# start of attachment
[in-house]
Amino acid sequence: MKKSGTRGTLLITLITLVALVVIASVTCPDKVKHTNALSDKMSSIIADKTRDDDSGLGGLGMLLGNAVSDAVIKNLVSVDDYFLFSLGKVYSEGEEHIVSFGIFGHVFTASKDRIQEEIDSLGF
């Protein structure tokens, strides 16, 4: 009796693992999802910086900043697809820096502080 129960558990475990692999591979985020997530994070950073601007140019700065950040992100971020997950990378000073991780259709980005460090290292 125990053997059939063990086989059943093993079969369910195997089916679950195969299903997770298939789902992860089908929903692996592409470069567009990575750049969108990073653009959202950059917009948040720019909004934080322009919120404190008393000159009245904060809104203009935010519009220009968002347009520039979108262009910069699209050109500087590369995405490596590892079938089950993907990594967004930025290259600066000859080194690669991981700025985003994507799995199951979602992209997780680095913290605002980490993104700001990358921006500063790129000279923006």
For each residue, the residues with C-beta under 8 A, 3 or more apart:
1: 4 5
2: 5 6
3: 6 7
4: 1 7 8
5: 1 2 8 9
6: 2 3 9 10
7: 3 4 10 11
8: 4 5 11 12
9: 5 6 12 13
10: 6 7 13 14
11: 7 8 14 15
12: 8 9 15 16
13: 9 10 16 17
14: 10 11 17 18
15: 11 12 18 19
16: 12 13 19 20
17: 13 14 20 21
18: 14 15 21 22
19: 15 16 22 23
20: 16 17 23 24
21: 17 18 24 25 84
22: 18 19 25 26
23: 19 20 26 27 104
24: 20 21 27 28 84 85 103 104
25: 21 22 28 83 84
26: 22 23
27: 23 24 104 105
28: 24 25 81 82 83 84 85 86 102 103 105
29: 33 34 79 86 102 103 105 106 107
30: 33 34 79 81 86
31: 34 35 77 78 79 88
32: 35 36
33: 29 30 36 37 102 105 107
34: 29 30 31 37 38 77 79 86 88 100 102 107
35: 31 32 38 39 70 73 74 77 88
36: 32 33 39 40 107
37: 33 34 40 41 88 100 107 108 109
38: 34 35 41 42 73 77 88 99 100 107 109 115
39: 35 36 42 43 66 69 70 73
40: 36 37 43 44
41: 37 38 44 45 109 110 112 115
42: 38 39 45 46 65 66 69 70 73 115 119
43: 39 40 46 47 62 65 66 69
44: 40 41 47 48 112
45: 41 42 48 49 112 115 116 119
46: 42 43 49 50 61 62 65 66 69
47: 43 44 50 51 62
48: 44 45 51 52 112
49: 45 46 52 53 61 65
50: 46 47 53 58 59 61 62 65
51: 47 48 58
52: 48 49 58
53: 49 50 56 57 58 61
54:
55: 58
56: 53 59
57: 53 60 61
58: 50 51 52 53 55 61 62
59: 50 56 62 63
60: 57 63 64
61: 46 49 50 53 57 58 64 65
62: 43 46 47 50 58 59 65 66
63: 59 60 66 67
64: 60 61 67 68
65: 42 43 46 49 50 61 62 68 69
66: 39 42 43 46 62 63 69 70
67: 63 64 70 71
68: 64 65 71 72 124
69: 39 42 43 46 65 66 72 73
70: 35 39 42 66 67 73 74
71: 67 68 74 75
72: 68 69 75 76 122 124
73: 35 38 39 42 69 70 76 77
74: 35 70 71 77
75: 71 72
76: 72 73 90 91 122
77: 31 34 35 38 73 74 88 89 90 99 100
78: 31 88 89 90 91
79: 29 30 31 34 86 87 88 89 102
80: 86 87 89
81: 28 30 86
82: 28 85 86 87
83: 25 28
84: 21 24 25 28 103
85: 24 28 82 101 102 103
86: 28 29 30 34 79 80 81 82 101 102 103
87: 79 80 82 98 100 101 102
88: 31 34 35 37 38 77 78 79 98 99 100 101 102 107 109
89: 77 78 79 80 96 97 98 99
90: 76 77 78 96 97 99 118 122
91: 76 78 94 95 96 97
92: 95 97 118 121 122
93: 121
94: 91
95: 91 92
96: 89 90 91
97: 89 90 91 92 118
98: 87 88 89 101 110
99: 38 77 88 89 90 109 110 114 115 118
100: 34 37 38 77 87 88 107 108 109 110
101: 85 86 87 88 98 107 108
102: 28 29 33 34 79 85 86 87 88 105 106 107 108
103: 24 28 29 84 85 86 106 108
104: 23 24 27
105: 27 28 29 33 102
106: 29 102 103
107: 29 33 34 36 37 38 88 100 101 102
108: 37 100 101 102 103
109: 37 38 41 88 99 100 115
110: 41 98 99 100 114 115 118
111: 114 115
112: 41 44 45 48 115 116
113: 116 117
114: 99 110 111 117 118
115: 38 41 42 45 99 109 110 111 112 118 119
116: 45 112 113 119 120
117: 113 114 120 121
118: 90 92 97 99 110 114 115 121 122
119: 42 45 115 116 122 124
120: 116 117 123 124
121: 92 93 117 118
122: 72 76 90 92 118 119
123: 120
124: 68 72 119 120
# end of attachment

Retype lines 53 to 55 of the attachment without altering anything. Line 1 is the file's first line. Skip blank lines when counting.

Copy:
49: 45 46 52 53 61 65
50: 46 47 53 58 59 61 62 65
51: 47 48 58